Growing up, I was proud of my dad for a lot of reasons, but I loved to boast in school that my dad worked in the Twin Towers. They were the tallest, which meant my dad was the coolest. My brothers, cousins & I spent a lot of time at work with our dads. They had the best Christmas parties, most amazing Bring Your Daughters to Work Day I could imagine & our favorite: New Years Eve. On that day, we all spent the whole morning ripping, tearing & cutting up all of the trading cards from the floor. Then we would fill all of the pits with the paper. Then at noon, before the traders left for the half day, we would have a pretend New Years countdown & throw the paper like confetti. We were pretty small when we did this, so then we would jump into pits & swim around in the paper. I wish I had some pictures of this; I feel my words may not be doing it any justice! But for a 5 year old, this was one of the coolest things imaginable.
Another thing about those towers: it’s where I was first given real responsibility. When I got a little older & would visit my dad at work, my cousins & I would beg our dads to let us shop while they worked. We no longer wanted to just sit & watch the action on the exchange, but wanted to head down to all of the amazing shops on the floors beneath us. The first time they said “yes” I was shocked (& so excited). I was 10 & my cousins were 7 & 6. I remember my uncle saying: “You are in charge, don’t let anything happen”. It was the first time I was in charge of anything, never mind 2 children. We had the best time. I remember holding their hands so tight while we dodged around the busy shoppers in those towers. That became our new thing when we visited our dads. When I think about this now, as a mom, it terrifies me! We were really pretty little, but I guess times were different. I am fairly certain our moms had no idea. There are so many memories I have, growing up there.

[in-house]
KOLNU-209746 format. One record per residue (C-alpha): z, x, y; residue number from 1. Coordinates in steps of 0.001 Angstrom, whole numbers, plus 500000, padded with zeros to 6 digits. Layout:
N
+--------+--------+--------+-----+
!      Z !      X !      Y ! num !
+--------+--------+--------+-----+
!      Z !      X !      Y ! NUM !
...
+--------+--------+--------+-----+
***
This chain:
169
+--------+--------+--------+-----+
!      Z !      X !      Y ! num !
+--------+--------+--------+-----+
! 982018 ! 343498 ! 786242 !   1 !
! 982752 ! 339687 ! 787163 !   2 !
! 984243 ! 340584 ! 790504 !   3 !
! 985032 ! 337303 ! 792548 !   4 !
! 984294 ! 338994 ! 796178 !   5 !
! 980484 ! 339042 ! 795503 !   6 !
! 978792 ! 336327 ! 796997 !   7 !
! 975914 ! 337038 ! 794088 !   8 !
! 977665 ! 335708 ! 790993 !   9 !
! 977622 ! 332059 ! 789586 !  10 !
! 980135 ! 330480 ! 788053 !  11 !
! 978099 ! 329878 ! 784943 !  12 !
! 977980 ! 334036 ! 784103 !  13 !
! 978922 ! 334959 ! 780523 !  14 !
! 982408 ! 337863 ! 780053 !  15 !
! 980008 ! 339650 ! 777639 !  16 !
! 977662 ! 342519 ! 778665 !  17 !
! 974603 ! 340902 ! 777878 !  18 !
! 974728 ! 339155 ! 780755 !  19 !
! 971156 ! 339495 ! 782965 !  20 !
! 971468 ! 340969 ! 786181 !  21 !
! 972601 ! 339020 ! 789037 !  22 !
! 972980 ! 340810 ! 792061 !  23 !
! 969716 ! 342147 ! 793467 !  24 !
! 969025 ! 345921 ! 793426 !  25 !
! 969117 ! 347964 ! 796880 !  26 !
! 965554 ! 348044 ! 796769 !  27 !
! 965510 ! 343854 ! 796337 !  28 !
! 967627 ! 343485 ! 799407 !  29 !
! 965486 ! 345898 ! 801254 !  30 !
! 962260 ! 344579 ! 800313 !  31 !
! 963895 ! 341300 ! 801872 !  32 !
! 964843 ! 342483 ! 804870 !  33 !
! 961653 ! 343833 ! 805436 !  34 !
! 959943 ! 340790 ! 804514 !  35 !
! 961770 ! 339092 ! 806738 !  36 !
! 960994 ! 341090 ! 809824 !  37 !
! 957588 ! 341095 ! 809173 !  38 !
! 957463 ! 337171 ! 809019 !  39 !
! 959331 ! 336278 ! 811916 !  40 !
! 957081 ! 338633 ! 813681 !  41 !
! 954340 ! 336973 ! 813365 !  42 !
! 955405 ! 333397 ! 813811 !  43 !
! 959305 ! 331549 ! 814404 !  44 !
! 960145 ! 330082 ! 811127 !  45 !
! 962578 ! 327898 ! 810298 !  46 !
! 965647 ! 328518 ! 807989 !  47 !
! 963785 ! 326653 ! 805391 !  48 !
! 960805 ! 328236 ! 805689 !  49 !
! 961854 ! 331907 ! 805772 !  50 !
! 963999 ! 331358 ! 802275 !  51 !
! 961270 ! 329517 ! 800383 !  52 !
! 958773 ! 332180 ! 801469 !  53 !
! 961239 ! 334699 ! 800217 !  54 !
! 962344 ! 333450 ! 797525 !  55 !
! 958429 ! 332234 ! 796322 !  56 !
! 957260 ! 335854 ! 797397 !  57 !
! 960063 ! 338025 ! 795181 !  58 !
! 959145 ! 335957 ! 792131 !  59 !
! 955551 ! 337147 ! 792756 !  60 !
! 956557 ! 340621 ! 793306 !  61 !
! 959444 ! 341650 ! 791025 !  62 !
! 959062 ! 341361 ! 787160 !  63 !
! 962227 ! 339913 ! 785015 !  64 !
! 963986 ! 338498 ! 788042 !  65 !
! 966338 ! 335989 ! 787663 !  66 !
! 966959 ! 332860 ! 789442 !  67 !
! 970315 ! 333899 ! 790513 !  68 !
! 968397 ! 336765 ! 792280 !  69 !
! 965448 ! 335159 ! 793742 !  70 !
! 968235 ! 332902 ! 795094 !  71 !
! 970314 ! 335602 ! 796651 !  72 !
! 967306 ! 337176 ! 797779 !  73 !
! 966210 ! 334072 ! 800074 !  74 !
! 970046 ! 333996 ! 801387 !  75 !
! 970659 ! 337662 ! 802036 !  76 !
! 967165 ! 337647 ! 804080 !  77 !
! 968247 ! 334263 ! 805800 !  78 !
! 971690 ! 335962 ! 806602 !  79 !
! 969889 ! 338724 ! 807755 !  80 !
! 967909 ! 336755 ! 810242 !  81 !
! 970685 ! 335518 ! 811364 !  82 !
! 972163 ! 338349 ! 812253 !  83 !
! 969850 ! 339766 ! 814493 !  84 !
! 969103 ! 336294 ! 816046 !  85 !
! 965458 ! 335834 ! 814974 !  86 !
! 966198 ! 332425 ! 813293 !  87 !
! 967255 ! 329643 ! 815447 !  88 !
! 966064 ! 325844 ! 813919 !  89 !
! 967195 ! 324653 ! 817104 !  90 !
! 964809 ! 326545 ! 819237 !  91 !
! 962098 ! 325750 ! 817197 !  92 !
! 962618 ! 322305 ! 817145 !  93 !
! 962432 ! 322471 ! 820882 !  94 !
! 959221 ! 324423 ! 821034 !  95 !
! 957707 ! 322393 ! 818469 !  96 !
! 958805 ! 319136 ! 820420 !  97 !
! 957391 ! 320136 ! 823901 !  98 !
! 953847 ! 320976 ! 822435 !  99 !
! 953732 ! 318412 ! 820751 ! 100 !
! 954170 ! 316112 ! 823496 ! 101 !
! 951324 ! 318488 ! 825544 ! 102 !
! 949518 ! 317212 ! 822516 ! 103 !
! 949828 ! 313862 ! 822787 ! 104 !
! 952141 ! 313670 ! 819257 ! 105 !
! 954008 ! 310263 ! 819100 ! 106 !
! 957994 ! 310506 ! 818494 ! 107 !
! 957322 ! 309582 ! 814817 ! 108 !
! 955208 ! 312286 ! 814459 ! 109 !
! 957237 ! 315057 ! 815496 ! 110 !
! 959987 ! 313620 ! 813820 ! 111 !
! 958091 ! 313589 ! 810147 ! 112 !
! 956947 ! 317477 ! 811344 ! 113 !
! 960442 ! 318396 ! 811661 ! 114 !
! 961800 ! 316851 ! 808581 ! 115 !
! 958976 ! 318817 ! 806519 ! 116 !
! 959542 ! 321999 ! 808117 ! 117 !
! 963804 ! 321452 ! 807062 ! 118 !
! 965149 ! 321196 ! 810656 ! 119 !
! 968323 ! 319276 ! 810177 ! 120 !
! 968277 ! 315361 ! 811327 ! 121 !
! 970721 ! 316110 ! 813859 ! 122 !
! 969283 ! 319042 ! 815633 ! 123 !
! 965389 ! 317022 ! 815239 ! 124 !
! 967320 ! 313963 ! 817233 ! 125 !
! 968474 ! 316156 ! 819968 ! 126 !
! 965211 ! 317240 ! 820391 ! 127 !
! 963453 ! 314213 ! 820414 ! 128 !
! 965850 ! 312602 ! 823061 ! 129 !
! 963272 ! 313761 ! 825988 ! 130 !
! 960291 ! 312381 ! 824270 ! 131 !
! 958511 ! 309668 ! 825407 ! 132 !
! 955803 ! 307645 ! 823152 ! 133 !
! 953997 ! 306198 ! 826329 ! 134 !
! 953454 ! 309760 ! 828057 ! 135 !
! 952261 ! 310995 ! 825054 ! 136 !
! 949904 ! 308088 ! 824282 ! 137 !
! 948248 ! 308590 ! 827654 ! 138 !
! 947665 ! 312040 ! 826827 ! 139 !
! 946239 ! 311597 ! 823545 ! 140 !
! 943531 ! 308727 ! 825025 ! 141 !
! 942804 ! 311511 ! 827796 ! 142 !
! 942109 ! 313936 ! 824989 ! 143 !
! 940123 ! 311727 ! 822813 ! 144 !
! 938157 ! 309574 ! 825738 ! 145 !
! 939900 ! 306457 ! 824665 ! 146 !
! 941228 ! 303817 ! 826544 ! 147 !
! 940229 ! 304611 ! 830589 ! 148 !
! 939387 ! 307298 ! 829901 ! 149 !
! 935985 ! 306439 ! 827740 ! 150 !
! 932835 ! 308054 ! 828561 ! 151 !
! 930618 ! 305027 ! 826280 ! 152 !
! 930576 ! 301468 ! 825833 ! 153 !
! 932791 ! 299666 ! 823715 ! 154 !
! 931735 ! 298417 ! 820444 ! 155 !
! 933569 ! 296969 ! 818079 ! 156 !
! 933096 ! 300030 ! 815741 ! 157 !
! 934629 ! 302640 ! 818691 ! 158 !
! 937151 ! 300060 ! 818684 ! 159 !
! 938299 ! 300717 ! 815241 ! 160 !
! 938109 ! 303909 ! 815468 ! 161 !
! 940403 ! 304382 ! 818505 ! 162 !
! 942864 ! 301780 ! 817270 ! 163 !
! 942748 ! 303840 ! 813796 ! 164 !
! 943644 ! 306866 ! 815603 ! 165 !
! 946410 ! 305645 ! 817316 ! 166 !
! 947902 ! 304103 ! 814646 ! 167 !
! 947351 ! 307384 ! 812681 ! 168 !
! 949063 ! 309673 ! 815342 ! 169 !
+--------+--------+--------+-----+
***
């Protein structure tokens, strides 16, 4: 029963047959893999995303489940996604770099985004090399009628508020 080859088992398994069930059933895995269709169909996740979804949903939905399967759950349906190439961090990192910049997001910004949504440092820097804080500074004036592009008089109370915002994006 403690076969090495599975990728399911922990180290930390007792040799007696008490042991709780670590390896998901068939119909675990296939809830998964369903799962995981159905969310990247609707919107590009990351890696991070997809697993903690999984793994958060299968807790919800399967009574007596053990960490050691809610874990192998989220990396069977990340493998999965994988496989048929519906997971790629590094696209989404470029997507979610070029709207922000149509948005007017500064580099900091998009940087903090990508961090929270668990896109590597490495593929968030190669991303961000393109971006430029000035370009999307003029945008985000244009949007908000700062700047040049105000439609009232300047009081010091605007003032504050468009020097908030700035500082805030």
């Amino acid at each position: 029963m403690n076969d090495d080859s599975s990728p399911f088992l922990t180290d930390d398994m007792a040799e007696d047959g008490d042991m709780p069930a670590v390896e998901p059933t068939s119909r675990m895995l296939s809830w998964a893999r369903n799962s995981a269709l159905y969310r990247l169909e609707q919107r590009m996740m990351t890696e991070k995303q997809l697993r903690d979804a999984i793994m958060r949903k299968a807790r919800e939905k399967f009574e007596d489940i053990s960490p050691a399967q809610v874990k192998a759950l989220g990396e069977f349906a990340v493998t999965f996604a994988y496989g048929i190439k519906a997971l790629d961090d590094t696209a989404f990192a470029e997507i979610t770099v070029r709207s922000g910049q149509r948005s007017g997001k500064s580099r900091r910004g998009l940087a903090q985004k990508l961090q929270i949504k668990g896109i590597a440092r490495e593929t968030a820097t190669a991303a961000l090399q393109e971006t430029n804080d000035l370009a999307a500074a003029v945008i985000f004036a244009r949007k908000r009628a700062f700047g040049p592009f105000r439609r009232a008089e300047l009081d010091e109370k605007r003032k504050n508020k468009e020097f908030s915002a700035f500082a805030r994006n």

The first time I came home from college, drove towards the city it angered me so much not to see those towers. Anger for what had happened & that those towers no longer stood.
The months after the attacks were very sad. There were so many lives lost, so many memorials being held & still families that hadn’t had a chance to find their loved ones at Ground Zero. 11 years later, as I sit with my girls & listen to all of the names read, it doesn’t seem any less heartbreaking to me.
As young moms, we are raising a generation of children post 9/11. A generation that will learn about the attacks on our country in history books. We will share our stories with them about where we were that morning, about the families that lost their loved ones & why we now have a building called the Freedom Tower.